Often, people use the terms woofer and subwoofer interchangeably. Of course, there are several similarities between them. However, there are also small differences that you can exploit to get better sound quality for your music and movies so as to get the most out of your equipment.

With the knowledge of what woofers and subwoofers are, their specifications, and how they work, you can select the right type of speaker for your audio requirements. If you’re looking to improve the quality of sound in your home theater or entertainment venue, this information can be helpful in making a purchase decision.

What a Woofer Is

A woofer works via an electrodynamic system that consists of a cone attached to a magnetic field and voice coil. Proper positioning of the setup yields a simple, electronic, and linear motor. A current passing through the voice coil causes it to move back and forth, in turn pushing the speaker cone in and out. Low-frequency sound waves come from this motion.

Unlike high-frequency speakers, a woofer focuses on the sound spectrum’s low end. The onomatopoeic word for this type of speaker means a barking dog’s deep, heavy sound. Woofers cover a frequency range of about 20 to 5,000 Hz, which is wider than that of subwoofers.

Lower sound frequencies require greater amounts of air to pass through the system of speakers at slower speeds in order to produce audible sounds. Since woofers cover large audio ranges, they perform poorly at either end of their range. At the scale’s low end, the sound becomes less impressive and much quieter than what a subwoofer could produce.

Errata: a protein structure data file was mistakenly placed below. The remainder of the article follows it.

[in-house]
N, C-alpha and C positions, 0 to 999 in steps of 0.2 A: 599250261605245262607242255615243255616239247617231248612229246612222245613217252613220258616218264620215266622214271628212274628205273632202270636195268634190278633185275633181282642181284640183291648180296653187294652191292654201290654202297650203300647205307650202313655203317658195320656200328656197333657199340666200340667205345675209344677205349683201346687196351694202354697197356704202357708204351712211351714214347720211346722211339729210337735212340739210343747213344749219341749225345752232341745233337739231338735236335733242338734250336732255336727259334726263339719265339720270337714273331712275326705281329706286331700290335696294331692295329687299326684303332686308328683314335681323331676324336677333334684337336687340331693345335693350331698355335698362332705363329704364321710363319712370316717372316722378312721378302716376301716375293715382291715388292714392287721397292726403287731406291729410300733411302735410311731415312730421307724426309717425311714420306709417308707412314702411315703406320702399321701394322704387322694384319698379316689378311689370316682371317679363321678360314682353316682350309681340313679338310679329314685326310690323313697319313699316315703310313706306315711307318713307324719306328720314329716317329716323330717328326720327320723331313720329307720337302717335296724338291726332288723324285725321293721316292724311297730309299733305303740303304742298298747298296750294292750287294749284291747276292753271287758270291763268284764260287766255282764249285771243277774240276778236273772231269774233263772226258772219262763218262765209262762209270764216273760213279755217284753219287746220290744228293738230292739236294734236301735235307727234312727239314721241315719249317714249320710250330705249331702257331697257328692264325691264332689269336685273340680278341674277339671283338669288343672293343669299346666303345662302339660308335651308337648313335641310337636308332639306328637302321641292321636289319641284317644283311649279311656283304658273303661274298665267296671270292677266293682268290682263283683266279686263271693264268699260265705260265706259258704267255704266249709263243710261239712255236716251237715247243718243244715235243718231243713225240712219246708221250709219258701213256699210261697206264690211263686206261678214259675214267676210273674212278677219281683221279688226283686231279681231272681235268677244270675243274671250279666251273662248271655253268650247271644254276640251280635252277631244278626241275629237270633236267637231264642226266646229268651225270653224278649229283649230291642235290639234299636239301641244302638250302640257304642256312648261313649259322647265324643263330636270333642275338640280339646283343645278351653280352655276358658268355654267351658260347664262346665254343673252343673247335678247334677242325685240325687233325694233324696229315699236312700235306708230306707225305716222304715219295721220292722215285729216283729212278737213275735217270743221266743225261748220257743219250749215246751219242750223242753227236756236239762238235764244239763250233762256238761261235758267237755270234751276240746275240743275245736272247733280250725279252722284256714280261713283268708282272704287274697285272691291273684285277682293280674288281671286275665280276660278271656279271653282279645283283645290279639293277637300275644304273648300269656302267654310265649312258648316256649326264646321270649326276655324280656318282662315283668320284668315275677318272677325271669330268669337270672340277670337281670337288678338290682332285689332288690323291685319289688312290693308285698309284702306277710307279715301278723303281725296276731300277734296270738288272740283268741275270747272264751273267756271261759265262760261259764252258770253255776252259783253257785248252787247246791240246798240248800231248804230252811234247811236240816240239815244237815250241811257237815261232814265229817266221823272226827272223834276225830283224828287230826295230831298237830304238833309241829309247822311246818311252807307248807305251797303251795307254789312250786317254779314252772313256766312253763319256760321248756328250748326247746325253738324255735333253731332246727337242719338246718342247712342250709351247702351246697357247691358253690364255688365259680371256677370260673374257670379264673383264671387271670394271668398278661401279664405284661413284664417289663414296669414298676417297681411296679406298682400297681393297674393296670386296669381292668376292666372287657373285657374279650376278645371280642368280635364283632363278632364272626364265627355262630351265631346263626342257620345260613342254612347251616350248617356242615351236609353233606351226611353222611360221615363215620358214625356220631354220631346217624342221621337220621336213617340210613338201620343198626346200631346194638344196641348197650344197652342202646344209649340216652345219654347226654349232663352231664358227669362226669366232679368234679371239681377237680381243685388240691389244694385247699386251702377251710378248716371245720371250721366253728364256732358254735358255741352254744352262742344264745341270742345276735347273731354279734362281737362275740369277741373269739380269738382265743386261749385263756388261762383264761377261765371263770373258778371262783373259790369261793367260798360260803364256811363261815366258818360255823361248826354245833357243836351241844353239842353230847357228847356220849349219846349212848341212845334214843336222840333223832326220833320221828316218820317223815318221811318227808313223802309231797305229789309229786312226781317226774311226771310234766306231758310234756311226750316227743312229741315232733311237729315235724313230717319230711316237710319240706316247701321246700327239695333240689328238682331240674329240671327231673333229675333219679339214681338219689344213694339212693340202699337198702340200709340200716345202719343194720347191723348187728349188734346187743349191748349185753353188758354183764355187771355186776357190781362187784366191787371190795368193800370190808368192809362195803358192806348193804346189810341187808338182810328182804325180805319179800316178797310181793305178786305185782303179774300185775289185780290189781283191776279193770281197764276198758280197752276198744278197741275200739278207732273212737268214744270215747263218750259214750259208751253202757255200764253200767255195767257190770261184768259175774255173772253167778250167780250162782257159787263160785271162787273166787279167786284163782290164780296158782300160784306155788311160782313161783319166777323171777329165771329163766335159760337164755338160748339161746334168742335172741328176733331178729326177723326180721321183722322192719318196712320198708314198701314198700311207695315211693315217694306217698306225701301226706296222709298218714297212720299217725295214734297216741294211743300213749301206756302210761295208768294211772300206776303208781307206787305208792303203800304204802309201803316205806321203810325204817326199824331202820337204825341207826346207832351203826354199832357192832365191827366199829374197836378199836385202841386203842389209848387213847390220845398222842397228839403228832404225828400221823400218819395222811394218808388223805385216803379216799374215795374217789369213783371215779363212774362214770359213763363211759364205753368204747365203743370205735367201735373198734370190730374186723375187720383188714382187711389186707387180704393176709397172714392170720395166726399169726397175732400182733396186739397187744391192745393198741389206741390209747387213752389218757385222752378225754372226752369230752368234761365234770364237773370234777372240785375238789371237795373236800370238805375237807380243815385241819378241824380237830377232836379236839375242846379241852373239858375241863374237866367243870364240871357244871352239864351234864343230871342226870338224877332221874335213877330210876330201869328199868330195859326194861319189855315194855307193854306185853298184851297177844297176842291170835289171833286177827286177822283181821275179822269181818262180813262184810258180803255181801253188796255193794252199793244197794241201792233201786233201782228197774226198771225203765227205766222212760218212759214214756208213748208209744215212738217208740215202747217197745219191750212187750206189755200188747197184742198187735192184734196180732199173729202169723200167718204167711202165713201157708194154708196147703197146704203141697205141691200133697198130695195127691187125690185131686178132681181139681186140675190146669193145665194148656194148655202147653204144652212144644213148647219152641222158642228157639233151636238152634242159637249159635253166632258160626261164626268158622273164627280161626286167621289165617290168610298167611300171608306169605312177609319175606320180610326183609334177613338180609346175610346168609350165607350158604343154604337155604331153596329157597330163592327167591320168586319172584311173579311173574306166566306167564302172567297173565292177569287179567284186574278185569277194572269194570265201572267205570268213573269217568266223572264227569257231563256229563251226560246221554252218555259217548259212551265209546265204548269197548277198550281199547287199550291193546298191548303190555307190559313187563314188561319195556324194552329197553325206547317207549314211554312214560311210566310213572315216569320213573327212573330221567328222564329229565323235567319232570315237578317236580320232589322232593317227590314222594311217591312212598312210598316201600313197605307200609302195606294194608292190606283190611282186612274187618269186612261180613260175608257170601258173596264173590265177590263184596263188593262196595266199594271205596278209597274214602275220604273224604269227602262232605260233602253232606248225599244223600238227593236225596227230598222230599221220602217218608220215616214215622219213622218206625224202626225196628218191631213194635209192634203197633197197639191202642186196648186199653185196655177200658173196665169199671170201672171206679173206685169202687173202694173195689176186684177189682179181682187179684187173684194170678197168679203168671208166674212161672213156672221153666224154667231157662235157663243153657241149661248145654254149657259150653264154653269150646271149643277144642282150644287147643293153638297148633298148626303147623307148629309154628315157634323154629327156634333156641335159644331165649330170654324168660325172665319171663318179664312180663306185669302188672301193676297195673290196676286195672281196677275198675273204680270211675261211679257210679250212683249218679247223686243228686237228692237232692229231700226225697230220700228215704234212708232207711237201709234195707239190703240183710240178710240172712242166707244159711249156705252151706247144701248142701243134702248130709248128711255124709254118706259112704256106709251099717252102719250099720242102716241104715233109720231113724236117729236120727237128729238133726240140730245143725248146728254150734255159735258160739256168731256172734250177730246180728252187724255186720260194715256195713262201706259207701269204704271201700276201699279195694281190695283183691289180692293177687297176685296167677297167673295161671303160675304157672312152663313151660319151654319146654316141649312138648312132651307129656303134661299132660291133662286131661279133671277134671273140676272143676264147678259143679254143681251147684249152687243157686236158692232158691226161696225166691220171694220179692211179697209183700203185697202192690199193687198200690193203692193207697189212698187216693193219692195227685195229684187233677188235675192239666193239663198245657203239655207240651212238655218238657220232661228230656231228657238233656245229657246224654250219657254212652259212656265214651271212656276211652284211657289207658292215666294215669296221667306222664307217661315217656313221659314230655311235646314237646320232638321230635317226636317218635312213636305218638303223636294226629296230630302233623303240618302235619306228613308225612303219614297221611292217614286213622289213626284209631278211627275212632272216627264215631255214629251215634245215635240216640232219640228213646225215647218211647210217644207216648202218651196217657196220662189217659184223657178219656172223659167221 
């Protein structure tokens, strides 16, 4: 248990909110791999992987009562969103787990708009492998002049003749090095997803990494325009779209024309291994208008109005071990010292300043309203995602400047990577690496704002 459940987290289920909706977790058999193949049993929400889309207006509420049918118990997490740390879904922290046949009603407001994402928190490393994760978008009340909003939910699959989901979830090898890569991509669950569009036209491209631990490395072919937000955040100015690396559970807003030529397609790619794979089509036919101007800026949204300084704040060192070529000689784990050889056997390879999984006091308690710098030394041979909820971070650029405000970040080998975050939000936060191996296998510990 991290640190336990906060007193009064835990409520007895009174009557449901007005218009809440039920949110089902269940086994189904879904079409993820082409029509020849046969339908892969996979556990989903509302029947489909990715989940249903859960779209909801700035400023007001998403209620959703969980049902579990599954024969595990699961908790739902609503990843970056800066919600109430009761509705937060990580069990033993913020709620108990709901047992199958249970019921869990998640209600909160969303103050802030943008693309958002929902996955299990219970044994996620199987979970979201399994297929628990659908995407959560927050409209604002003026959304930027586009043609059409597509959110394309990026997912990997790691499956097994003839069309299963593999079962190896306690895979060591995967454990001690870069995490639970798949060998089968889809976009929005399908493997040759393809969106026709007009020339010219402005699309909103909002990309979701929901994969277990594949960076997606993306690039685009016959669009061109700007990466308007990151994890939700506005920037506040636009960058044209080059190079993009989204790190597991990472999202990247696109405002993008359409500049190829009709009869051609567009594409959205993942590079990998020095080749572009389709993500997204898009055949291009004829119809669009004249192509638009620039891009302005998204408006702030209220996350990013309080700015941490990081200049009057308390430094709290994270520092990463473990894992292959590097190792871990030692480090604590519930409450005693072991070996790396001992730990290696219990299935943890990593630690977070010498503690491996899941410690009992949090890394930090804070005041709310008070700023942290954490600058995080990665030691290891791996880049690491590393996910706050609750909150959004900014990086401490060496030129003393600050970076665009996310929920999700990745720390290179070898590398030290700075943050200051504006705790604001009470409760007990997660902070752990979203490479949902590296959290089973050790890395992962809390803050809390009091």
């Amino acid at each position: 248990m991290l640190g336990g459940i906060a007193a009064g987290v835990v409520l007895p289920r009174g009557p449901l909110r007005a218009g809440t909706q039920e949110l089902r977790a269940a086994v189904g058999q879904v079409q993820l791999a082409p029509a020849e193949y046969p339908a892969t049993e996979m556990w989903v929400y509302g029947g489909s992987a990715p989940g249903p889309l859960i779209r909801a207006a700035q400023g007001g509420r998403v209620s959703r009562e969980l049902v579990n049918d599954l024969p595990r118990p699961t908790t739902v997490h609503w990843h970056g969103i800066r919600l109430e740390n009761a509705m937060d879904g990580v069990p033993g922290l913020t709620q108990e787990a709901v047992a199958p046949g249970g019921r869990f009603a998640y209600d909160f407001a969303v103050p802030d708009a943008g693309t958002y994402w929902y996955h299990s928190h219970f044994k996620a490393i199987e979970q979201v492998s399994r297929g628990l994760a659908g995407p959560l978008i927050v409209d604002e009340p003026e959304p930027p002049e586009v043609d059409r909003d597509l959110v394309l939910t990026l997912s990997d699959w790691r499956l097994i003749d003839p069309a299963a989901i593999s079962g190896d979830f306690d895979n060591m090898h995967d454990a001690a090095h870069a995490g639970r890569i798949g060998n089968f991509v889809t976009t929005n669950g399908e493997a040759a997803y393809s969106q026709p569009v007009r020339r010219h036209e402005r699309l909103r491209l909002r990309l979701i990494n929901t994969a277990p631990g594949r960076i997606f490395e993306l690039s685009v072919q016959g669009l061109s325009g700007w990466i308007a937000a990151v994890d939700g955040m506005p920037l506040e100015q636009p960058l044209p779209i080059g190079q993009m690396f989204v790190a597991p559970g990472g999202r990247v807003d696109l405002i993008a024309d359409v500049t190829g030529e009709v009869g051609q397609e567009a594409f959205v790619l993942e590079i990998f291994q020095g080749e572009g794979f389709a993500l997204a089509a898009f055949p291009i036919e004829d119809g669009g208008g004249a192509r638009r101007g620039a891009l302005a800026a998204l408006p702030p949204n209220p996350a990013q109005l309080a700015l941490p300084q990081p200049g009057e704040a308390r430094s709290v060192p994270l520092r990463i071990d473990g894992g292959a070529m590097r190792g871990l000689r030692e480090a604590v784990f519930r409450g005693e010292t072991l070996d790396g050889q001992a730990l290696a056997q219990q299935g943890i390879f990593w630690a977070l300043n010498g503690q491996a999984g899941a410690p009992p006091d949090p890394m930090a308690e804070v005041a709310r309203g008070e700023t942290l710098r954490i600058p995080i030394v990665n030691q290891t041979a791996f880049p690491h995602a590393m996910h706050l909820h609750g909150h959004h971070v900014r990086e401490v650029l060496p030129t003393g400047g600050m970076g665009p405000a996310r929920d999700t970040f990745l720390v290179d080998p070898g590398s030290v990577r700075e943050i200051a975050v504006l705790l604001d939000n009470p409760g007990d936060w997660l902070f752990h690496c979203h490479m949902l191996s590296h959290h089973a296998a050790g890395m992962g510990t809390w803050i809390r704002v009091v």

A woofer consists of one speaker driver inside an enclosure. Since woofers are general low-frequency speakers, you must choose a decent-quality option to get the music or audio you’d prefer. Low-quality woofer models, on the other hand, may only produce distorted sounds and ringing.

Subwoofer

The design of this loudspeaker unit ensures that it produces extremely low-frequency bass sounds. It covers a small frequency range of 20 to 200 Hz. The focus of woofers on a little portion of this overall low-frequency sound spectrum ensures that they perform better than woofers at these levels.

Usually, subwoofers, unlike woofers, contain multiple woofer drivers within a large speaker enclosure. They can also push large amounts of air at high pressure and slow speed. This way, they transmit very low-frequency sounds without sacrificing sound quality or losing volume. Moreover, they do not lose quality across their attainable frequency range.